Sunday 18 August 2019

George Alagiah: It was tough to learn bowel cancer had returned

The broadcaster has spoken candidly for the first time about his treatment in a new podcast.

George Alagiah has spoken of his bowel cancer diagnosis (Jeff Overs/BBC)
George Alagiah has spoken of his bowel cancer diagnosis (Jeff Overs/BBC)

By Sherna Noah, Press Association Senior Entertainment Correspondent

George Alagiah has spoken about how “tough” it was to discover his bowel cancer had returned.

The BBC newsreader, 63, underwent 17 rounds of chemotherapy to treat advanced bowel cancer in 2014 before returning to presenting duties in 2015.

His cancer later returned and the presenter underwent further treatment.

In a new podcast, In Conversation With George Alagiah, he speaks candidly about his treatment and living with the disease.

He reveals that he has a mantra, which he repeats every evening, saying: “I ask myself if I’ll be here tomorrow, and for the past few years I’ve answered ‘Yes’.”

But Alagiah, who has stage four bowel cancer, says of the disease returning: “I found it harder the second time round. I got seduced into the idea that I was the guy who made it.

“So to be told it had come back was quite tough.”

Speaking of the extreme fatigue he experienced during chemotherapy, he says: “There were days I’d call the sofa days when I just sat on the sofa.

He adds: “It’s easier for us as patients then it is for those around us. I’ve limited my life right down to 24 hours ahead, ‘Can I do what I need tomorrow? Yes I can.’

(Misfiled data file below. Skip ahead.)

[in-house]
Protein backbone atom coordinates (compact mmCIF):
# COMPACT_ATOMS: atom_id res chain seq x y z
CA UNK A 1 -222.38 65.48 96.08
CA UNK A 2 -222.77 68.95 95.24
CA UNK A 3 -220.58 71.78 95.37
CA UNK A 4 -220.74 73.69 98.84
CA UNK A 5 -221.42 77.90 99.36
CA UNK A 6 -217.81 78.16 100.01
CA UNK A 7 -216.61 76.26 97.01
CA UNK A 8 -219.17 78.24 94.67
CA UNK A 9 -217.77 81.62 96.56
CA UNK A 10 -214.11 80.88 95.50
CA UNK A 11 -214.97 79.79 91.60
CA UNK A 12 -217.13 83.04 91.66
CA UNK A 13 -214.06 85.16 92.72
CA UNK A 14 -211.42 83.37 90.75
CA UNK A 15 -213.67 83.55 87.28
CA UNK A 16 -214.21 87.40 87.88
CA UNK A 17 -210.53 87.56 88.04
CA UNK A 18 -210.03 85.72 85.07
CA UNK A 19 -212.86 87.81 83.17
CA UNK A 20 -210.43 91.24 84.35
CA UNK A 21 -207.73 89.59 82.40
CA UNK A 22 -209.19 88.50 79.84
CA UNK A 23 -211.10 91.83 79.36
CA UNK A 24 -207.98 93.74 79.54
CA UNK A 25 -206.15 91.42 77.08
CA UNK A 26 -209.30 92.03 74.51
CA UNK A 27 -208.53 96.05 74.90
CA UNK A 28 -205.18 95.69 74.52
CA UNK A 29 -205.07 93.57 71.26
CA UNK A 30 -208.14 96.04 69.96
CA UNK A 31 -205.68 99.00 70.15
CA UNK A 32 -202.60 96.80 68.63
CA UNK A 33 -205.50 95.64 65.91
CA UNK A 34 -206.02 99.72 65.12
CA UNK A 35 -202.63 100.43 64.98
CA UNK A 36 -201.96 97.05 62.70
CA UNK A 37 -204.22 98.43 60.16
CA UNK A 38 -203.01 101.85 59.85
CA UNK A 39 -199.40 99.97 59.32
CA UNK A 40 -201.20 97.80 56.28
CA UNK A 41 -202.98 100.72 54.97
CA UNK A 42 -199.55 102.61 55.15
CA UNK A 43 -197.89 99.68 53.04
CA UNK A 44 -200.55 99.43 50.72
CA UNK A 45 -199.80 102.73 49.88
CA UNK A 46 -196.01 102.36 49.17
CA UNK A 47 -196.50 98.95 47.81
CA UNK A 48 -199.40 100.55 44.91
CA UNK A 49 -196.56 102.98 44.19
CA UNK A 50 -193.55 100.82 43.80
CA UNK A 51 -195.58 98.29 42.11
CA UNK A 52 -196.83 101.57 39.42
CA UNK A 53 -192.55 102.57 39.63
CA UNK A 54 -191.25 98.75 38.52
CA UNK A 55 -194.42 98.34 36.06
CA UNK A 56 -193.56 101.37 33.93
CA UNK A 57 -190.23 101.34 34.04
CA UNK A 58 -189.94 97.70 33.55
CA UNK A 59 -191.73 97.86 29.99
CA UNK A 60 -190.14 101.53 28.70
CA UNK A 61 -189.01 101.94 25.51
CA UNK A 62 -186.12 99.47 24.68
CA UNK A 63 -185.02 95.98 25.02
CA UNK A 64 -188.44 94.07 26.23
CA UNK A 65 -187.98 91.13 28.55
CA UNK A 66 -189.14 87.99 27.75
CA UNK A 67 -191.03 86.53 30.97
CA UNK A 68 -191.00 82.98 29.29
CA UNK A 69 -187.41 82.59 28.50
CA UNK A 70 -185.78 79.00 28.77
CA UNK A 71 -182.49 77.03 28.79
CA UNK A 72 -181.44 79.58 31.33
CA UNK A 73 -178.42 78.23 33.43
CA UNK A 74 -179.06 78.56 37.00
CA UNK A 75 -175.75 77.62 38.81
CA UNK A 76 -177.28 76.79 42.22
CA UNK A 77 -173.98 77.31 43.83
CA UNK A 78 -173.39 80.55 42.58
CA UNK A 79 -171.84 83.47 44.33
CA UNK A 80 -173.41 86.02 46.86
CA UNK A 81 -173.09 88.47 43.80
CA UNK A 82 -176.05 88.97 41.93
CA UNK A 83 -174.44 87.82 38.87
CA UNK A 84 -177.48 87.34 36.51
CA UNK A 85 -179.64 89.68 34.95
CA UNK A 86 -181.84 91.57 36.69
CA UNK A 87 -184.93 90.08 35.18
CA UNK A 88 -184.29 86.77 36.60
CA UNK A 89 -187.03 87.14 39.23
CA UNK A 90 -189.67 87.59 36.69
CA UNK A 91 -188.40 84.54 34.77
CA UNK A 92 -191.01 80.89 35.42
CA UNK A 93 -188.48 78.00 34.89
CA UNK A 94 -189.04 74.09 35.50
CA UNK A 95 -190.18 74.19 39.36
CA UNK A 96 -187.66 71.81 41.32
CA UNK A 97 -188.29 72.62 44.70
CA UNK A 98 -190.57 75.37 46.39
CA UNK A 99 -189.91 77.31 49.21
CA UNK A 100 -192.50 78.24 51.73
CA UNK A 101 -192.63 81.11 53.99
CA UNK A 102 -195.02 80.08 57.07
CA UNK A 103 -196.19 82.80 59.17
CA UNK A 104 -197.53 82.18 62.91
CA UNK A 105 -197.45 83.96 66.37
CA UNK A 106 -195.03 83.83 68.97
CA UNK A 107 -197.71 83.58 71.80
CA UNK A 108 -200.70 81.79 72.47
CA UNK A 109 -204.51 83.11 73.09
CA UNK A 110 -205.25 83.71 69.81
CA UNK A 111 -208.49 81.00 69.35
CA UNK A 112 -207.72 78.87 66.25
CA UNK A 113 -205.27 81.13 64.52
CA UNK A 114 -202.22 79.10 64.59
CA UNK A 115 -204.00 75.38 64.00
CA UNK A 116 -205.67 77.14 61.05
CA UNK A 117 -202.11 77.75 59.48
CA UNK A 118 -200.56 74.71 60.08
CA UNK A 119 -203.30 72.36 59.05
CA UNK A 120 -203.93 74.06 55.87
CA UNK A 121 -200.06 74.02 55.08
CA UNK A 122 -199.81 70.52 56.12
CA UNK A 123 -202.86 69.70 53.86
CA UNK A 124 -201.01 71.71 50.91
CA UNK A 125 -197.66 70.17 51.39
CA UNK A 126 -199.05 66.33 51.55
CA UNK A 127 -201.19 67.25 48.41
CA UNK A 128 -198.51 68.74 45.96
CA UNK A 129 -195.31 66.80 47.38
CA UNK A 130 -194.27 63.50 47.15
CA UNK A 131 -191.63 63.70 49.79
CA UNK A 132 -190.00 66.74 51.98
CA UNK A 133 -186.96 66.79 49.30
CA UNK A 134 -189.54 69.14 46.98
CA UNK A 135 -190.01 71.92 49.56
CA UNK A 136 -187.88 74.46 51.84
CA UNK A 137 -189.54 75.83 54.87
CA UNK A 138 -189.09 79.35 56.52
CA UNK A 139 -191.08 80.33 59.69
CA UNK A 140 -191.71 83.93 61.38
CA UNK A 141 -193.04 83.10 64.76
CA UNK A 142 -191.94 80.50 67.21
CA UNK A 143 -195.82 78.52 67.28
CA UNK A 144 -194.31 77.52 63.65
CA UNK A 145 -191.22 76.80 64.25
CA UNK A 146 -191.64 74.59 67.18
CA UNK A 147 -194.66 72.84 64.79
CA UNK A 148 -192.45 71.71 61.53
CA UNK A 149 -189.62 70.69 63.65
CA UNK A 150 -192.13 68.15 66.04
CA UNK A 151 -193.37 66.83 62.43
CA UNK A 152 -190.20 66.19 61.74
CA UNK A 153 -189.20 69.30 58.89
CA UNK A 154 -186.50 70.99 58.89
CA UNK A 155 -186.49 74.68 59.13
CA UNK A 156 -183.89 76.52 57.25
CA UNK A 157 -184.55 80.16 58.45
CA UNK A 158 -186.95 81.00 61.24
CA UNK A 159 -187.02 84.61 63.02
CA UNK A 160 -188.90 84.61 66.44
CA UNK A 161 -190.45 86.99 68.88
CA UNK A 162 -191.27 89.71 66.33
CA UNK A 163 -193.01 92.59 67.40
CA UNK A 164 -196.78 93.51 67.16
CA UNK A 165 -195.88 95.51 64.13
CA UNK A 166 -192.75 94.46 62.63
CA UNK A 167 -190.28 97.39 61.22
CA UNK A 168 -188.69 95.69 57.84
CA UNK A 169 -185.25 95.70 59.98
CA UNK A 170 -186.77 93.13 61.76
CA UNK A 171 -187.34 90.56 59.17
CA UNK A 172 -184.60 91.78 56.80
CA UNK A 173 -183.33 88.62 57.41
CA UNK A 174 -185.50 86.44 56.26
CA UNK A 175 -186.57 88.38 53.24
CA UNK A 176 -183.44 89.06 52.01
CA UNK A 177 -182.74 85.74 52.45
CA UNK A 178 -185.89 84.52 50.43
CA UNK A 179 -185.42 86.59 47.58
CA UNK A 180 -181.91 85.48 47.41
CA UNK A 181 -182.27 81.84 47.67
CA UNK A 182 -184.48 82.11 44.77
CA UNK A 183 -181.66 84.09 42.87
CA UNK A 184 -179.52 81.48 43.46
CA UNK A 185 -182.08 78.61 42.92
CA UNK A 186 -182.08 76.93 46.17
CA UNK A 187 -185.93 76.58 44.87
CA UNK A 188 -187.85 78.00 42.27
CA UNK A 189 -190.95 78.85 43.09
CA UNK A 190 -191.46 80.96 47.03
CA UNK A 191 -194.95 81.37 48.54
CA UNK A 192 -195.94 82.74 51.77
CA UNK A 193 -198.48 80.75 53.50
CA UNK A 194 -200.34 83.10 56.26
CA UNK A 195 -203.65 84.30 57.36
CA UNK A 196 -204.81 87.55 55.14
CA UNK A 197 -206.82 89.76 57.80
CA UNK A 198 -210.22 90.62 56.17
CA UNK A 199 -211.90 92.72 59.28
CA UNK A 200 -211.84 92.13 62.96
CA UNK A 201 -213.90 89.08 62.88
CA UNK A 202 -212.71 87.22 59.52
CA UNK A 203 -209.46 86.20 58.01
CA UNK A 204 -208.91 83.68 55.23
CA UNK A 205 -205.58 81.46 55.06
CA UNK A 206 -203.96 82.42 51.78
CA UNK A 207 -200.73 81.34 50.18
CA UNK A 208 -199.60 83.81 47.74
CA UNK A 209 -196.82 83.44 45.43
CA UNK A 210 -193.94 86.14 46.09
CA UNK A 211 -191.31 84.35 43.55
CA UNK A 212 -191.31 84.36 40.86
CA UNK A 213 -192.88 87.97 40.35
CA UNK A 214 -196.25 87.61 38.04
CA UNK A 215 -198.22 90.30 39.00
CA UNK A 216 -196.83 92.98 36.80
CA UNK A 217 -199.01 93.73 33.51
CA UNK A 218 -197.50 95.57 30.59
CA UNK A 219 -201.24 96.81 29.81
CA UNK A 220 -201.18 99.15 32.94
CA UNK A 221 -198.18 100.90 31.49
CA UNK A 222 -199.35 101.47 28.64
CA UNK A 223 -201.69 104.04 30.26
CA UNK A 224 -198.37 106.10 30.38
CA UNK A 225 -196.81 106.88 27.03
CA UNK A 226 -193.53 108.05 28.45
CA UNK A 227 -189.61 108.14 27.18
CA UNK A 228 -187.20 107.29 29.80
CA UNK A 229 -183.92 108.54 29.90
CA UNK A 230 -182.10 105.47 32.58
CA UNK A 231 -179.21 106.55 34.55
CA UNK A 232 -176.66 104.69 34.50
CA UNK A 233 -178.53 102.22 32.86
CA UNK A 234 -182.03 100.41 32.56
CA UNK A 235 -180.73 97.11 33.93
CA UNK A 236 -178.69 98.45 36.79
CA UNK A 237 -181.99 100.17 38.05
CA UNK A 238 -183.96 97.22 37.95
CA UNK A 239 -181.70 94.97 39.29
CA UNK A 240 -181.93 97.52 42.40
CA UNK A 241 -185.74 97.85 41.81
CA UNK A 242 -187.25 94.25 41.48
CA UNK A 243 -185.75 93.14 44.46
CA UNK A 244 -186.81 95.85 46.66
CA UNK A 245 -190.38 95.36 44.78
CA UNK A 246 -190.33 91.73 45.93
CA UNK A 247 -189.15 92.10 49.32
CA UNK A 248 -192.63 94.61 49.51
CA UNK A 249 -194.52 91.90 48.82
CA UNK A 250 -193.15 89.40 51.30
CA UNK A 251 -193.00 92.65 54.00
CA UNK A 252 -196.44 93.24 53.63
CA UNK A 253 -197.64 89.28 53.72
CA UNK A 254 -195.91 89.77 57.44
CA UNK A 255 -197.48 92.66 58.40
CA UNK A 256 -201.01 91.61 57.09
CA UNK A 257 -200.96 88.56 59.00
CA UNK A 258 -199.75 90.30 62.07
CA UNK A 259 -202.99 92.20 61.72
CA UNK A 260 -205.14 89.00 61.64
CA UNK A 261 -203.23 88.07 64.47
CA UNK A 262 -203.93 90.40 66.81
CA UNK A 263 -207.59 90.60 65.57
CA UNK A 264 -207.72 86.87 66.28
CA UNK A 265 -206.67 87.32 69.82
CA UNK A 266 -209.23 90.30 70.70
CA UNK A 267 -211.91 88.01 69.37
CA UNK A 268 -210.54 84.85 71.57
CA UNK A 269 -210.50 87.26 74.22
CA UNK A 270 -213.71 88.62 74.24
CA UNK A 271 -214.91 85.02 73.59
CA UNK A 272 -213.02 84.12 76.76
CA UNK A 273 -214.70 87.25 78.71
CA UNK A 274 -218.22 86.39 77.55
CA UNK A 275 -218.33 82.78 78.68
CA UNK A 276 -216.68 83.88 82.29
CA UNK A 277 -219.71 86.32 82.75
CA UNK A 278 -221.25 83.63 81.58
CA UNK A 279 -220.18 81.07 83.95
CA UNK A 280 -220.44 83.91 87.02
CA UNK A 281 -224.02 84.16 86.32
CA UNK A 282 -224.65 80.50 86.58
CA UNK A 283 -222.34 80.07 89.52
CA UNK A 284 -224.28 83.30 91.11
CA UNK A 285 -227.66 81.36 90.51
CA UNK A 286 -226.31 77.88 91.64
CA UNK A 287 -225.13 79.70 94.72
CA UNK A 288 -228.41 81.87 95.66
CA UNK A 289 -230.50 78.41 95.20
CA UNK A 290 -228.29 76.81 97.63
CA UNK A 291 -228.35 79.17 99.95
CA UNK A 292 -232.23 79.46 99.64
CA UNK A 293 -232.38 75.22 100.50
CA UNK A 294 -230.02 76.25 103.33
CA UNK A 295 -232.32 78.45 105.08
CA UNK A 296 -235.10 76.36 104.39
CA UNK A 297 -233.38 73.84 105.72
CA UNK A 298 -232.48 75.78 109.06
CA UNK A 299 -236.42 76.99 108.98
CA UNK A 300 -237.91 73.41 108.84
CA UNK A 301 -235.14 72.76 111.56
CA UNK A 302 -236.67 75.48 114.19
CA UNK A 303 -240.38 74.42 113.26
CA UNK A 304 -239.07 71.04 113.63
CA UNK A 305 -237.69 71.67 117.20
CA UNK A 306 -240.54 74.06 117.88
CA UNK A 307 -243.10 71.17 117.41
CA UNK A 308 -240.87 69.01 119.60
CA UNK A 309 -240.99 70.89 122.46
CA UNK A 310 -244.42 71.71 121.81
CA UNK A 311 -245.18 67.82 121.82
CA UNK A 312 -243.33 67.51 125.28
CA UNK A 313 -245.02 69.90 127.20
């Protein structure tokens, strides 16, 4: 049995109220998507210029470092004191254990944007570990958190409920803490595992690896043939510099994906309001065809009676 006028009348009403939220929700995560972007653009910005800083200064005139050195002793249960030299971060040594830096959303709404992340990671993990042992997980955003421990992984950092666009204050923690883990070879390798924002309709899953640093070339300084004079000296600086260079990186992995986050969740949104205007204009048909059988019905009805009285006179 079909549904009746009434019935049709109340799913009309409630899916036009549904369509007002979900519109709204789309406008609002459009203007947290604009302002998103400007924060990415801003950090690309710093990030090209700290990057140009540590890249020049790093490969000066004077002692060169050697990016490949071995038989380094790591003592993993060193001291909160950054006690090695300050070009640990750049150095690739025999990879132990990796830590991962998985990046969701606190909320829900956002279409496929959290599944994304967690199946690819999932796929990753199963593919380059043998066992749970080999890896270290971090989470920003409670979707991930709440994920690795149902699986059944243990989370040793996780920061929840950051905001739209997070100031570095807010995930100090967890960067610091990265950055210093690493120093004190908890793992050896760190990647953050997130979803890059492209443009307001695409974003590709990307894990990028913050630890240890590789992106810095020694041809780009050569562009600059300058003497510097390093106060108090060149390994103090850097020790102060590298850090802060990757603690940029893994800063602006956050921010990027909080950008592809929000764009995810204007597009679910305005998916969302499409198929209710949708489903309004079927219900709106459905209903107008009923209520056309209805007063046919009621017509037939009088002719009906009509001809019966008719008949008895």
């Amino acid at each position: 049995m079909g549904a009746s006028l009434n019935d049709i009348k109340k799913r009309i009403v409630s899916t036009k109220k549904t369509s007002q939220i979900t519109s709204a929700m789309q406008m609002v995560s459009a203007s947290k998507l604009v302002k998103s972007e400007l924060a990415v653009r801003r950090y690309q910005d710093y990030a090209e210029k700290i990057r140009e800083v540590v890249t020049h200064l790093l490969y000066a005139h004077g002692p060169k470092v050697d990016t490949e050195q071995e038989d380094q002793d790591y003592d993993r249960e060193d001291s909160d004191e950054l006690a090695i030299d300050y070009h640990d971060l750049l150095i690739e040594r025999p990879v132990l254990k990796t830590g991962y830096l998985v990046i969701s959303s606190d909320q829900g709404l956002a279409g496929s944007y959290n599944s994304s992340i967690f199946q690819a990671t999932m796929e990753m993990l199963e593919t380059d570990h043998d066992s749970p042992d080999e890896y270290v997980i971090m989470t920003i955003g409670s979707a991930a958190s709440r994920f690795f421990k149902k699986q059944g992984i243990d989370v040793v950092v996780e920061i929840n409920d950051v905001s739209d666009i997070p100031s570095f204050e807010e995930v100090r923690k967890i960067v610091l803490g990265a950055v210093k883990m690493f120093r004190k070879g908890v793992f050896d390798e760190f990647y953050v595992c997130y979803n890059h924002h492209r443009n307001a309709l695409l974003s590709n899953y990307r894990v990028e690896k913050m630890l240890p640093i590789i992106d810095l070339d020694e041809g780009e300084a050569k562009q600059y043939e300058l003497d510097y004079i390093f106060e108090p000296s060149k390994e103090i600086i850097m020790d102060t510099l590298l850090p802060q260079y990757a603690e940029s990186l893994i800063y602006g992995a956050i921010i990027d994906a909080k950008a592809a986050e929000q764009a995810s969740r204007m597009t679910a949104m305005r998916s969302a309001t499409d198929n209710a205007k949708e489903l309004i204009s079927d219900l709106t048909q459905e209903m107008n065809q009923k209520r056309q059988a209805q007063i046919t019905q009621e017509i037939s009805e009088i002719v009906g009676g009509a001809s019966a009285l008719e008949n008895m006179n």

“Whereas for my wife and our sons, they are looking ahead, they’ve got their own lives to lead. But they also feel that they have to care for me and be sensitive to my needs as well.”

The BBC journalist hosts the first series of Bowel Cancer UK’s podcasts, interviewing supporters and leading experts on the disease, as well as discussing his own treatment and diagnosis.

Bowel cancer is the UK’s fourth most common cancer and second biggest killer cancer with more than 16,000 people dying from the disease every year, the charity said.

But it is treatable and curable, especially if diagnosed early.

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BBC journalist Jeremy Bowen recently revealed he has been diagnosed with bowel cancer (Ian West/PA)

Veteran BBC journalist Jeremy Bowen, 59, recently revealed that he is also suffering from the condition despite having none of the “classic” symptoms, after getting pains in his legs and back.

Deborah Alsina, chief executive of Bowel Cancer UK, said: “We’re so incredibly grateful to George for hosting our first series of podcasts to raise awareness of the disease during Bowel Cancer Awareness Month.

“Our podcasts form part of our #thisisbowelcancer campaign, which aims to shine a light on the varied and many people affected by the disease.”

In Conversation With George Alagiah: A Bowel Cancer UK podcast, with Matthew Wiltshire, can be found at www.bowelcanceruk.org.uk/podcasts.

PA Media

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